Between the Lines

Between the Lines

40 years of books without bosses 1977-2017

Books Without Bosses for Forty Years

Download Free Chapters

    • February 2017

      Wheel of Fortune

      Jamie Swift combines sharp-eyed journalism that brings out the nuances of daily life with a penetrating analysis of jobless recovery. He describes the emerging world of work through the eyes and experiences of people in Kingston and Windsor – two Ontario cities with roots in the pre-industrial past, places poised for the post-industrial information age. Read chapter 9, “Work, Time, and the Wheel of Fortune,” here for free, in the format of your choice.

    • January 2017

      Getting Doctored

      In Getting Doctored, Martin Shapiro has written a critical memoir that explores the process whereby young medical students are transformed, seemingly overnight, into hardened, alienated “professionals.” Read chapter one, “Getting In,” here for free in the format of your choice.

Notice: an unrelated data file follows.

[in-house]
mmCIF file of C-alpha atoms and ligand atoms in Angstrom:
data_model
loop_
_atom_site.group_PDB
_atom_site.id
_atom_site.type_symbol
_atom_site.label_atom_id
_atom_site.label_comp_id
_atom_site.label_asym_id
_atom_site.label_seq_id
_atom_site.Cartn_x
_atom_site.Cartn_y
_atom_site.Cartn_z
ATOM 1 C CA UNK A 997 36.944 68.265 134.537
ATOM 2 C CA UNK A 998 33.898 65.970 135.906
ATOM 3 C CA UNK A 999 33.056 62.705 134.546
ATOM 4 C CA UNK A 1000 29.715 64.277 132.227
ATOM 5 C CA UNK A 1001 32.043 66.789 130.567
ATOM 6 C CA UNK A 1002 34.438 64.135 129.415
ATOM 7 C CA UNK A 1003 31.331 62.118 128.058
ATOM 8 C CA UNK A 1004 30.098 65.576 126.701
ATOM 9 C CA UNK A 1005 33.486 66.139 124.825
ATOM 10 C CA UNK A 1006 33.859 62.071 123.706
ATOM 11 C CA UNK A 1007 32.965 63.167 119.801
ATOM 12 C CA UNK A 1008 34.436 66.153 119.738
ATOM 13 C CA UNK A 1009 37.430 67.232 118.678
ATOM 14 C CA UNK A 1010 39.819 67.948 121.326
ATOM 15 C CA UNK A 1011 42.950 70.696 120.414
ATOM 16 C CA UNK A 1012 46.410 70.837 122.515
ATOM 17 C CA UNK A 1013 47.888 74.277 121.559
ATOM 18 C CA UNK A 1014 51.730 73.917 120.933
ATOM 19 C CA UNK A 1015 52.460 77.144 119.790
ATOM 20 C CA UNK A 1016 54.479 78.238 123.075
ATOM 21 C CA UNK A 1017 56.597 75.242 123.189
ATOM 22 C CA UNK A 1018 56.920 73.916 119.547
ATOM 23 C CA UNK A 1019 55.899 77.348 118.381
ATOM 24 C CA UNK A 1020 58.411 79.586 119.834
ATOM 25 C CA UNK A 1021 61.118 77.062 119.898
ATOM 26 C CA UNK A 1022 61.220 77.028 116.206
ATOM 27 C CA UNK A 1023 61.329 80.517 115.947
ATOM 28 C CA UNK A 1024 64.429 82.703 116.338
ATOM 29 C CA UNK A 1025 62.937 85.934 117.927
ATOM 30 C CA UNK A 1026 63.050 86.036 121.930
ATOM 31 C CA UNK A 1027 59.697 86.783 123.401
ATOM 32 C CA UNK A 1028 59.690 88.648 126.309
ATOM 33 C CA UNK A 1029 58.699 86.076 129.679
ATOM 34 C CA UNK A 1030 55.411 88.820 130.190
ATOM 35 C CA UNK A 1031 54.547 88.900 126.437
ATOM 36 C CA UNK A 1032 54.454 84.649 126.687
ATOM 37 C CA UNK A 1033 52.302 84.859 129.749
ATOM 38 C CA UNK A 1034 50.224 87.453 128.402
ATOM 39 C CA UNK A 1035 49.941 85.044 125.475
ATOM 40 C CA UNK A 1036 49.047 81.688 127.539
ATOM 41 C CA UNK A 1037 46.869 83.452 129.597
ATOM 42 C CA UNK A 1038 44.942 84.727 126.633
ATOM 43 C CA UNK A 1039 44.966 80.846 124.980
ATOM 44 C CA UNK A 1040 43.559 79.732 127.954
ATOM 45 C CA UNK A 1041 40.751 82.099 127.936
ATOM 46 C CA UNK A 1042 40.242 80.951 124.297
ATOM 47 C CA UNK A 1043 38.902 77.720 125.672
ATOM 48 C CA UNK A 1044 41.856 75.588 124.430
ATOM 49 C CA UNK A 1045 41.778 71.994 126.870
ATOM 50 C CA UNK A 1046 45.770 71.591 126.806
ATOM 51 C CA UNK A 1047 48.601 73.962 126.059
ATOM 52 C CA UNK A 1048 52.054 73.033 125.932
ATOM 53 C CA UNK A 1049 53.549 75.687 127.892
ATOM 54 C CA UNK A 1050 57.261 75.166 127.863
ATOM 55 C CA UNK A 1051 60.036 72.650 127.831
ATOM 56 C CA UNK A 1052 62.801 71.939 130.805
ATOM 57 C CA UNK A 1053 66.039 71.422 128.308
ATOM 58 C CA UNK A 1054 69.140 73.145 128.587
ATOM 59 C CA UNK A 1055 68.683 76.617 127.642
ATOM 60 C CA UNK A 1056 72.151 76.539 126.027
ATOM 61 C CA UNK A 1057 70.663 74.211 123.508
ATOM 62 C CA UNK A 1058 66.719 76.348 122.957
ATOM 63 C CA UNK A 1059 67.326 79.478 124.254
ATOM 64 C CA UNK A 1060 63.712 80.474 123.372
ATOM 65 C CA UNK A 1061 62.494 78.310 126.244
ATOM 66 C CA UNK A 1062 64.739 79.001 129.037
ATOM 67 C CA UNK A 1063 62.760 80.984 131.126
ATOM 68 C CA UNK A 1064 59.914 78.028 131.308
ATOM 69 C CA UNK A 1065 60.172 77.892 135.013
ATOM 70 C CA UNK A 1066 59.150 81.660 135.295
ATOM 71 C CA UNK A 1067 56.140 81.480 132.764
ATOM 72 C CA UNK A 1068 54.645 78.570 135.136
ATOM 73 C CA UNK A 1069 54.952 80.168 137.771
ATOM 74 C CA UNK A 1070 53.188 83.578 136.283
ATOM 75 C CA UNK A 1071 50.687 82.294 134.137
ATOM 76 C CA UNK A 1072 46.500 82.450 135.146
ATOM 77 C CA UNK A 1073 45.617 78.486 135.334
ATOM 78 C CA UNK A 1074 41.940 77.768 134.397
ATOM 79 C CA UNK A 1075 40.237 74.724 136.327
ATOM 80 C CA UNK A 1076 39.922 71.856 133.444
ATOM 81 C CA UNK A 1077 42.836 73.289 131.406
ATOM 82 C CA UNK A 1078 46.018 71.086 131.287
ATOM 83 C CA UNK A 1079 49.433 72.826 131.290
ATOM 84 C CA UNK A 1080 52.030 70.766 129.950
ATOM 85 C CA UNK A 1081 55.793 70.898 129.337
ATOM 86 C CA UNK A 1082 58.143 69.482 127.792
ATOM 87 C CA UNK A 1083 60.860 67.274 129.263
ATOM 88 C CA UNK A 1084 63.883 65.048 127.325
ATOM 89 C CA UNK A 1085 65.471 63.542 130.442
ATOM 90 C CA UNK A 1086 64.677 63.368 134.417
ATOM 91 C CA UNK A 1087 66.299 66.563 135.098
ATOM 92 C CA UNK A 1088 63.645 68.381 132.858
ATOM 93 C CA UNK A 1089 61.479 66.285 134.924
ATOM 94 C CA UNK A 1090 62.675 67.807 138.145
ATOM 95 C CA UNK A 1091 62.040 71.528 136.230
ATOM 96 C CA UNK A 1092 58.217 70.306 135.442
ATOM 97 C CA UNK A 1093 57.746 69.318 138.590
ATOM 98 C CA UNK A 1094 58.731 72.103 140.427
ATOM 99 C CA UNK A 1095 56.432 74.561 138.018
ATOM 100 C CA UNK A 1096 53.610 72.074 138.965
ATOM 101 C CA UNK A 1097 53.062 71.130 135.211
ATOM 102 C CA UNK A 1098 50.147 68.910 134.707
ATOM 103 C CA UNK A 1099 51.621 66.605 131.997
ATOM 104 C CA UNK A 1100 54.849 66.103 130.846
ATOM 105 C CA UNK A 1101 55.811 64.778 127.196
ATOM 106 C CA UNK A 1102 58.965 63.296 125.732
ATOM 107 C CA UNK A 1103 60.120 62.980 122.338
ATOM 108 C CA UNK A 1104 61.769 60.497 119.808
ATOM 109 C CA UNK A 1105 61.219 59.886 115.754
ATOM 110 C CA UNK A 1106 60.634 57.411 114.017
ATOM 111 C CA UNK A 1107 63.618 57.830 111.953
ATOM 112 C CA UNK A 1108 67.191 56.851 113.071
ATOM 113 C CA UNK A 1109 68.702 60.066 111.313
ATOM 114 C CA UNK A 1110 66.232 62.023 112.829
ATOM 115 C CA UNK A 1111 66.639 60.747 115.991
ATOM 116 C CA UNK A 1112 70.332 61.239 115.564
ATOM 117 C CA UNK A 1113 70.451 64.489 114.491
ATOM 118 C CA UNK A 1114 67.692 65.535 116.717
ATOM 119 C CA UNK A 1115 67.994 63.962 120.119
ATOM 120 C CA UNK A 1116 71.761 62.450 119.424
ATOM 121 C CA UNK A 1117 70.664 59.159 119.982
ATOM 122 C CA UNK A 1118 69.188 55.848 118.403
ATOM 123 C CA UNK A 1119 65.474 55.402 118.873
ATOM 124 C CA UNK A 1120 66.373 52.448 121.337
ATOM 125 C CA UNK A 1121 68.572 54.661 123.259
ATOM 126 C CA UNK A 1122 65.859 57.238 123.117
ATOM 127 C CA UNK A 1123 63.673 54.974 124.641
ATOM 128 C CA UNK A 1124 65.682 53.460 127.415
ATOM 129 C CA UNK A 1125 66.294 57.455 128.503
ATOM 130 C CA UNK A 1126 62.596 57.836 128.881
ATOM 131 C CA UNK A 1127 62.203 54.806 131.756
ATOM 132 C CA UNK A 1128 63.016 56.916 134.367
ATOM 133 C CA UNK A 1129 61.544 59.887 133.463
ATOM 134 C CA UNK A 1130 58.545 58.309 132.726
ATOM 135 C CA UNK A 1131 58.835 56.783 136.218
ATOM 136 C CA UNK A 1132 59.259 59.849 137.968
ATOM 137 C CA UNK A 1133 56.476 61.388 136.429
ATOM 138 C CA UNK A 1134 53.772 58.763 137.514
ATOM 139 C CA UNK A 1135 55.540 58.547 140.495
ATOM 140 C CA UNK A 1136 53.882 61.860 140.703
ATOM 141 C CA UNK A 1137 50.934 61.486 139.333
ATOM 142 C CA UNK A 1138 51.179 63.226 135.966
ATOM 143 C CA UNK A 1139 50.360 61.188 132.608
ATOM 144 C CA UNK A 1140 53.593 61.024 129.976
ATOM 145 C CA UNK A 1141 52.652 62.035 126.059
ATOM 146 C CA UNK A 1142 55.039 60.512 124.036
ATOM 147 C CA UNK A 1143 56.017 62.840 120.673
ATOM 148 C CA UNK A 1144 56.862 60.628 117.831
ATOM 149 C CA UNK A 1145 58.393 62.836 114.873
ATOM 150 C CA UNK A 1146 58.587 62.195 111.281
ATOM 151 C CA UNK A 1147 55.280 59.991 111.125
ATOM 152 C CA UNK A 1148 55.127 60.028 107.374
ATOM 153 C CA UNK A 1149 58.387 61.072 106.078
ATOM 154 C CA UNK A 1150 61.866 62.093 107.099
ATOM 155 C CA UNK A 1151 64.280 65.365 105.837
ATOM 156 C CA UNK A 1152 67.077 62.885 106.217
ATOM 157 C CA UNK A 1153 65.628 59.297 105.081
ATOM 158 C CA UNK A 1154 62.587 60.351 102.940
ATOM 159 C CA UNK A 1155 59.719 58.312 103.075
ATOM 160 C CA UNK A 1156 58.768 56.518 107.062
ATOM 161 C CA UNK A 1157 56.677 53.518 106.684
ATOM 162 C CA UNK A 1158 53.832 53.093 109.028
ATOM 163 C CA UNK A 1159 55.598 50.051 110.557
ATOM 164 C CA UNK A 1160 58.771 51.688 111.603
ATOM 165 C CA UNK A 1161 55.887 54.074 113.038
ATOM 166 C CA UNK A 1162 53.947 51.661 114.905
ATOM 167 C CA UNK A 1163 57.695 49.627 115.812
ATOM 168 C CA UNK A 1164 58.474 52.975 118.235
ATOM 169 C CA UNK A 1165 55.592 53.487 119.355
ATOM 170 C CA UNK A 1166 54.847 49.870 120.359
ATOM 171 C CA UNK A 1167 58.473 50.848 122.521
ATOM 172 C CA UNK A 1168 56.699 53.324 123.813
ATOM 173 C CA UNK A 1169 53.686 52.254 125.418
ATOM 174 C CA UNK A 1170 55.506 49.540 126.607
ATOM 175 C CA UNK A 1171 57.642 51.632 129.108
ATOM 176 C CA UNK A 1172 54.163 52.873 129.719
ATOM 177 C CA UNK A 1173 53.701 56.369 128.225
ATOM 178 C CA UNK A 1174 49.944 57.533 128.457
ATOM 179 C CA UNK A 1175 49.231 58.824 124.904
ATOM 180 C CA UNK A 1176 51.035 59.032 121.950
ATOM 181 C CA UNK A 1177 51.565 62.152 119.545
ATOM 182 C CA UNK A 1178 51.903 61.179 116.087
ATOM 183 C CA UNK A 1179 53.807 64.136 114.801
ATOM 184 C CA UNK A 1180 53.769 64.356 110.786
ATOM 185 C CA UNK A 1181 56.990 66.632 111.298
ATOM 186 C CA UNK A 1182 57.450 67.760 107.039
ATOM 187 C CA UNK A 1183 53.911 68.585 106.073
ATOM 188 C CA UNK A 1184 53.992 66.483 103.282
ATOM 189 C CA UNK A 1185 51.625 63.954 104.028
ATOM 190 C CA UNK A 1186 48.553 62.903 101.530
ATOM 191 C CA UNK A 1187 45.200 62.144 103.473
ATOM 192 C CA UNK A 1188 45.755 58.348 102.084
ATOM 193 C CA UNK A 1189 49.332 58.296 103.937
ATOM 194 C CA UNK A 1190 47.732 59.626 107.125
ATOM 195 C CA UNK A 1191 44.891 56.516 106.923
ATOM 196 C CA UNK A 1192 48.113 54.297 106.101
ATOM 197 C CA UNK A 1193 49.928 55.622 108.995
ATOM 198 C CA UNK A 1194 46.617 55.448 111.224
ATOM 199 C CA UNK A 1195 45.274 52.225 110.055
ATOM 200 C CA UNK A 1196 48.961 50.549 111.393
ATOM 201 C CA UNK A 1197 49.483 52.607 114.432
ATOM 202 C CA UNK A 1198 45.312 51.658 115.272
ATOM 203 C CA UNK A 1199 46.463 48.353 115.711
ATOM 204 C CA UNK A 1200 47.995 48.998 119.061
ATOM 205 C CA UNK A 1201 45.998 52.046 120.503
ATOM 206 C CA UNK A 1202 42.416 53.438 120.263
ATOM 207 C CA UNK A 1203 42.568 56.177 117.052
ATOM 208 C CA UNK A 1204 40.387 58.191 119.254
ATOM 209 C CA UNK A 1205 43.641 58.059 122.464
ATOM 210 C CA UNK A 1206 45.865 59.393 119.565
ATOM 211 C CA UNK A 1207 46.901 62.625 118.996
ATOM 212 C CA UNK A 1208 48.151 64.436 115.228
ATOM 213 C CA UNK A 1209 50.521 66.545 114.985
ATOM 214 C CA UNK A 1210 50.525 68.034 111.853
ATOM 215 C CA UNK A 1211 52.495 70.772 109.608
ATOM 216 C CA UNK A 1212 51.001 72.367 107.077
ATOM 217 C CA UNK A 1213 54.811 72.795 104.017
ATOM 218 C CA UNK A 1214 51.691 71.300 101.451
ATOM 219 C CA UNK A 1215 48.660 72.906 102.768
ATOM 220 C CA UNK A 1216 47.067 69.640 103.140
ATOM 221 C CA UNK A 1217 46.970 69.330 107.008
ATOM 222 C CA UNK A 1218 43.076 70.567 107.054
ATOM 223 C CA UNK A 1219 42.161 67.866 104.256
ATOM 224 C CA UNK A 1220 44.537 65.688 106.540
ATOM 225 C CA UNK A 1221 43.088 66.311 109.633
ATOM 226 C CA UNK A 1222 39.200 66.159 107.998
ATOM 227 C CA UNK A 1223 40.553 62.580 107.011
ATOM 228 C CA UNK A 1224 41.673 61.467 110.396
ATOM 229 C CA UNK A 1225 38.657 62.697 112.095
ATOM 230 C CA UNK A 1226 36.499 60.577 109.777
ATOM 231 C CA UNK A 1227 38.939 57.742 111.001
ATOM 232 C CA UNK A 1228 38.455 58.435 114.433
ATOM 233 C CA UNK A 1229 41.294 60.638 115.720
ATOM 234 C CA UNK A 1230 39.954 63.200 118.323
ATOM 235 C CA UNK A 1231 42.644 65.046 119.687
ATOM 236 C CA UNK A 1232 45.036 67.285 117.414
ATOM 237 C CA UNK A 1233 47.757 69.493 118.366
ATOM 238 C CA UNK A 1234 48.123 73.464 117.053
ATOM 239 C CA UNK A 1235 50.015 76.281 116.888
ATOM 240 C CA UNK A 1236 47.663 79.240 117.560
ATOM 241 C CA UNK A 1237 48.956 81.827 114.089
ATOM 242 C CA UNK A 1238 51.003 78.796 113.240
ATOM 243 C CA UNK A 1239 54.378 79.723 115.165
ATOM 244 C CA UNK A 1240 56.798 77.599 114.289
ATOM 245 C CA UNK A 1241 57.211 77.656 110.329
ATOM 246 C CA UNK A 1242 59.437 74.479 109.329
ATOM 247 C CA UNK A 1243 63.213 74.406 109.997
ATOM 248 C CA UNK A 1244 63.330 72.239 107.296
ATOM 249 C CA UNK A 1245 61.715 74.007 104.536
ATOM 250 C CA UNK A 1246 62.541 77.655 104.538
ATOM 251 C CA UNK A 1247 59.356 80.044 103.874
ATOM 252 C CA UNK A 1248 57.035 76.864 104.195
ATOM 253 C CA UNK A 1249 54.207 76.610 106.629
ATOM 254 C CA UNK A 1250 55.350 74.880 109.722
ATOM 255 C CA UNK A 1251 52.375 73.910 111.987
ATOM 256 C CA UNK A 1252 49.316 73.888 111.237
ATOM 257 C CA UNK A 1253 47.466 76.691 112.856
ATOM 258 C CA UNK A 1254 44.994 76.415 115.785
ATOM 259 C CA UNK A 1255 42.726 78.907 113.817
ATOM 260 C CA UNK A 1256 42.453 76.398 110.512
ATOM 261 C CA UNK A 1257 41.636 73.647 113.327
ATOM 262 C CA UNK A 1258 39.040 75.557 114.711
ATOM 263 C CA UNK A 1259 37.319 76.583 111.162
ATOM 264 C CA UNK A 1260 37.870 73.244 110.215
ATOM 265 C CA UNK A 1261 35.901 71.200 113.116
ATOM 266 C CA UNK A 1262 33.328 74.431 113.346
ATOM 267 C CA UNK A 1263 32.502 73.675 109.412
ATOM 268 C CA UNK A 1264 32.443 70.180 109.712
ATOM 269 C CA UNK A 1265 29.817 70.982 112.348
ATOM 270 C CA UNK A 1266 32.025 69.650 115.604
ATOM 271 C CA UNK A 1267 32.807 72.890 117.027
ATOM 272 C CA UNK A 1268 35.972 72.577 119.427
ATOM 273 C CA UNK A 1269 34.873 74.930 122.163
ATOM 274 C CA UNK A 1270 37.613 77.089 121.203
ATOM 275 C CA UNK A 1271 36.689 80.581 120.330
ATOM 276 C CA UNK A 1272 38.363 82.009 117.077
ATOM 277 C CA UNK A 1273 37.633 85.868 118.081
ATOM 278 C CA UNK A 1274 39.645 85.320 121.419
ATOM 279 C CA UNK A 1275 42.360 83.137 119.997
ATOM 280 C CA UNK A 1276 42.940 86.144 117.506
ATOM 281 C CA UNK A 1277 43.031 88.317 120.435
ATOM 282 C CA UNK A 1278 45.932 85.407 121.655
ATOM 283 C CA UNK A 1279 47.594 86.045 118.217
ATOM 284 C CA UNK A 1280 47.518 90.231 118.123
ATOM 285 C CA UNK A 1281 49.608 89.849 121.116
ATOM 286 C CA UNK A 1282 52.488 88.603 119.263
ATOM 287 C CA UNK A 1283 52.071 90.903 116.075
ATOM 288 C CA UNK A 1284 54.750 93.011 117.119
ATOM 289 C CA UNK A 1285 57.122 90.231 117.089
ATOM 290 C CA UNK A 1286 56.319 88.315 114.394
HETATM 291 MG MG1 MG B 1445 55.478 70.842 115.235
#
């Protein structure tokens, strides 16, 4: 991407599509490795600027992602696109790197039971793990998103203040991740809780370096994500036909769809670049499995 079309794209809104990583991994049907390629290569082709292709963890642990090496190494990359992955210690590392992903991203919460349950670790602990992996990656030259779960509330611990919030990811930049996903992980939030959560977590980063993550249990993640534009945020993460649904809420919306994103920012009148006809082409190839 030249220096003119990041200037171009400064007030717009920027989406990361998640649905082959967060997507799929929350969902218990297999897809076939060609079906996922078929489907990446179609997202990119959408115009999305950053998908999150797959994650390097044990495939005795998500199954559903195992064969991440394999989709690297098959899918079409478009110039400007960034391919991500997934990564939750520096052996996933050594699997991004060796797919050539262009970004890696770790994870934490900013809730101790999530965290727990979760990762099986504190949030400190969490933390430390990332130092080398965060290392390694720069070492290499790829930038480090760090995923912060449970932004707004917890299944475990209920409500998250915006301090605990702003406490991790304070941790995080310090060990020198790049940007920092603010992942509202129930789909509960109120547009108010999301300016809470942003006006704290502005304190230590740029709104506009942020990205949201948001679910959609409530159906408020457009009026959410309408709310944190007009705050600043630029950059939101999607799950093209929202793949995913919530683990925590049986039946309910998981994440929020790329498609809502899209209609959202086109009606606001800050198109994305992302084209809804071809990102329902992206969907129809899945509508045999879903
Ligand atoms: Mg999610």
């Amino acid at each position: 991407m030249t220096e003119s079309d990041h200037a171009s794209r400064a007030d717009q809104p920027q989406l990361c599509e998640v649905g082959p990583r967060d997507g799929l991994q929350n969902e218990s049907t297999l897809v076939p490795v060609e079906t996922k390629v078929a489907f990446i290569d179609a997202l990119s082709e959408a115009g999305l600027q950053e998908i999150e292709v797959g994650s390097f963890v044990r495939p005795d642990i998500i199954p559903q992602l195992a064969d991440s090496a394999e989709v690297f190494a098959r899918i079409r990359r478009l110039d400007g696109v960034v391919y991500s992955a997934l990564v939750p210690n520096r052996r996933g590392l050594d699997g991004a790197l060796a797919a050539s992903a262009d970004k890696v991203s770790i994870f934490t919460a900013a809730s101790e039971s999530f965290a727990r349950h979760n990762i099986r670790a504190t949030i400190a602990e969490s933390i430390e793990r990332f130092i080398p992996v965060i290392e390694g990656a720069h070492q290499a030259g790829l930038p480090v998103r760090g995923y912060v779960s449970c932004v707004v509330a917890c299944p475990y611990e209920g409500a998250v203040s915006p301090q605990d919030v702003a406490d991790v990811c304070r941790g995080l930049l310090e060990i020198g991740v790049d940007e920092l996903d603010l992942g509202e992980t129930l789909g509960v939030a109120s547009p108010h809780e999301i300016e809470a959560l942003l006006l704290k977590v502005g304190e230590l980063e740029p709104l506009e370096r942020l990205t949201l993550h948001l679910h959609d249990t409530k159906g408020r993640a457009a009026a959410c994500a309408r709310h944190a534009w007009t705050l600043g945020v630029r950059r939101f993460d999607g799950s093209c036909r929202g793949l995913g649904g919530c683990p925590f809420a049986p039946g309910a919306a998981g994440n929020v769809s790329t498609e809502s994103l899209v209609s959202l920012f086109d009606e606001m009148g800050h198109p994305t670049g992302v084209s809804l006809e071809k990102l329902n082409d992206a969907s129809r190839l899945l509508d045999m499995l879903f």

View all →

A History of BTL, 1977-2017

Between the Lines was established in 1977 as a joint project of the Development Education Centre of Toronto and Dumont Press Graphix of Kitchener. After more than thirty-five years of operating, with what Quill and Quire recently called an “outsider advantage,” we have published more than 300 titles and we maintain a high proportion of these in print.

Our mandate – to publish Canadian-authored non-fiction on a broad range of social and cultural issues, to present new ideas and challenge readers to rethink the world around them, and to offer analysis of historical events and contemporary issues from an alternate viewpoint – is as relevant now as it was when BTL published its first book in 1977.

We introduced our current gadfly logo for our 30th anniversary, in 2007. In modern political terms, a gadfly is someone who persistently challenges people or institutions of power. This is the role our books and authors play. They ask uncomfortable questions, challenge the status quo, amplify the voices of marginalized peoples, and help us to rethink Canada’s history and place in the world.

Keep reading →

Connect with Between the Lines